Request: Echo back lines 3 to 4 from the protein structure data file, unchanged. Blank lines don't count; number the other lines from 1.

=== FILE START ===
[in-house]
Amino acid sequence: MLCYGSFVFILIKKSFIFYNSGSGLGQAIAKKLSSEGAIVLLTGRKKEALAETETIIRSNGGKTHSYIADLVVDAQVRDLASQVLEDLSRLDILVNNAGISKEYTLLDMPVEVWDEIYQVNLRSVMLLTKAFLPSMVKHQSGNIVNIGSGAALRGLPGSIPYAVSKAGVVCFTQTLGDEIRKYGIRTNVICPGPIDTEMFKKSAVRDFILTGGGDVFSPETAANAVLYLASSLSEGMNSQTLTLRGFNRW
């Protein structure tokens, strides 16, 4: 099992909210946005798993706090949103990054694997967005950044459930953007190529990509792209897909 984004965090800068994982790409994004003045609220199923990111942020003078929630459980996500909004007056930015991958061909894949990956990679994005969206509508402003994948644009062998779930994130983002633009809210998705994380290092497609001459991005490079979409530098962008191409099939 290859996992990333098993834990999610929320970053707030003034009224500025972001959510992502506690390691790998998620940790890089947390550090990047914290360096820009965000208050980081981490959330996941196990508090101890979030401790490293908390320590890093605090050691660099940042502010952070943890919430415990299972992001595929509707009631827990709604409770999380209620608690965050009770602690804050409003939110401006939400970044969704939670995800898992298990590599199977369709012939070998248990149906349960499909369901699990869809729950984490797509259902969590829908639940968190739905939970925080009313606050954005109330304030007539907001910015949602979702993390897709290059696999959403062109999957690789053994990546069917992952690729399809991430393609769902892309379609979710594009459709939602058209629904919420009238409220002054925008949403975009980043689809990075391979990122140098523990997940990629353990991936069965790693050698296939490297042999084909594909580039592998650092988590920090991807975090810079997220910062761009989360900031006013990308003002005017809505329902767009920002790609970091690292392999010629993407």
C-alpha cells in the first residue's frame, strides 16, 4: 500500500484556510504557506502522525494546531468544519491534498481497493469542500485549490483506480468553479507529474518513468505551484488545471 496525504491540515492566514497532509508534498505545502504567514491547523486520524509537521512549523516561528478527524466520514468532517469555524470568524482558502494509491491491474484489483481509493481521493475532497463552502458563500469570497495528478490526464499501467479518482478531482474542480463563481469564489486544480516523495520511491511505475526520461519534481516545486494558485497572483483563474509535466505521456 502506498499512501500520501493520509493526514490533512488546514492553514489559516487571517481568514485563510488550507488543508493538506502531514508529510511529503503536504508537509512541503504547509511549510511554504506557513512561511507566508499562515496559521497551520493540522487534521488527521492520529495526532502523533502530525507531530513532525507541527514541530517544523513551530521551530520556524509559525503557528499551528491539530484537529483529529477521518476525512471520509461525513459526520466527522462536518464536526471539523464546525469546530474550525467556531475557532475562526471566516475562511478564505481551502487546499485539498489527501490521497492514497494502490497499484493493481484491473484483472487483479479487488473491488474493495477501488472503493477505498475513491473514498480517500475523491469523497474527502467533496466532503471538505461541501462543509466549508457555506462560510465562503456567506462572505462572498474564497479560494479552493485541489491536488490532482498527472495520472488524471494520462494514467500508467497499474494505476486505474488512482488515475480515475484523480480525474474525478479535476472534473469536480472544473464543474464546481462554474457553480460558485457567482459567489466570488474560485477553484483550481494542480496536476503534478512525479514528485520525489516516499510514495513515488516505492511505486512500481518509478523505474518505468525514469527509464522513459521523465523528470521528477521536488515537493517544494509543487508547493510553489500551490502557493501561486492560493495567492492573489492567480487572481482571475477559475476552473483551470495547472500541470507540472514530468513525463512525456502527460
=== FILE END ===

């Protein structure tokens, strides 16, 4: 099992909210946005798993706090949103990054694997967005950044459930953007190529990509792209897909 984004965090800068994982790409994004003045609220199923990111942020003078929630459980996500909004007056930015991958061909894949990956990679994005969206509508402003994948644009062998779930994130983002633009809210998705994380290092497609001459991005490079979409530098962008191409099939 290859996992990333098993834990999610929320970053707030003034009224500025972001959510992502506690390691790998998620940790890089947390550090990047914290360096820009965000208050980081981490959330996941196990508090101890979030401790490293908390320590890093605090050691660099940042502010952070943890919430415990299972992001595929509707009631827990709604409770999380209620608690965050009770602690804050409003939110401006939400970044969704939670995800898992298990590599199977369709012939070998248990149906349960499909369901699990869809729950984490797509259902969590829908639940968190739905939970925080009313606050954005109330304030007539907001910015949602979702993390897709290059696999959403062109999957690789053994990546069917992952690729399809991430393609769902892309379609979710594009459709939602058209629904919420009238409220002054925008949403975009980043689809990075391979990122140098523990997940990629353990991936069965790693050698296939490297042999084909594909580039592998650092988590920090991807975090810079997220910062761009989360900031006013990308003002005017809505329902767009920002790609970091690292392999010629993407």
C-alpha cells in the first residue's frame, strides 16, 4: 500500500484556510504557506502522525494546531468544519491534498481497493469542500485549490483506480468553479507529474518513468505551484488545471 496525504491540515492566514497532509508534498505545502504567514491547523486520524509537521512549523516561528478527524466520514468532517469555524470568524482558502494509491491491474484489483481509493481521493475532497463552502458563500469570497495528478490526464499501467479518482478531482474542480463563481469564489486544480516523495520511491511505475526520461519534481516545486494558485497572483483563474509535466505521456 502506498499512501500520501493520509493526514490533512488546514492553514489559516487571517481568514485563510488550507488543508493538506502531514508529510511529503503536504508537509512541503504547509511549510511554504506557513512561511507566508499562515496559521497551520493540522487534521488527521492520529495526532502523533502530525507531530513532525507541527514541530517544523513551530521551530520556524509559525503557528499551528491539530484537529483529529477521518476525512471520509461525513459526520466527522462536518464536526471539523464546525469546530474550525467556531475557532475562526471566516475562511478564505481551502487546499485539498489527501490521497492514497494502490497499484493493481484491473484483472487483479479487488473491488474493495477501488472503493477505498475513491473514498480517500475523491469523497474527502467533496466532503471538505461541501462543509466549508457555506462560510465562503456567506462572505462572498474564497479560494479552493485541489491536488490532482498527472495520472488524471494520462494514467500508467497499474494505476486505474488512482488515475480515475484523480480525474474525478479535476472534473469536480472544473464543474464546481462554474457553480460558485457567482459567489466570488474560485477553484483550481494542480496536476503534478512525479514528485520525489516516499510514495513515488516505492511505486512500481518509478523505474518505468525514469527509464522513459521523465523528470521528477521536488515537493517544494509543487508547493510553489500551490502557493501561486492560493495567492492573489492567480487572481482571475477559475476552473483551470495547472500541470507540472514530468513525463512525456502527460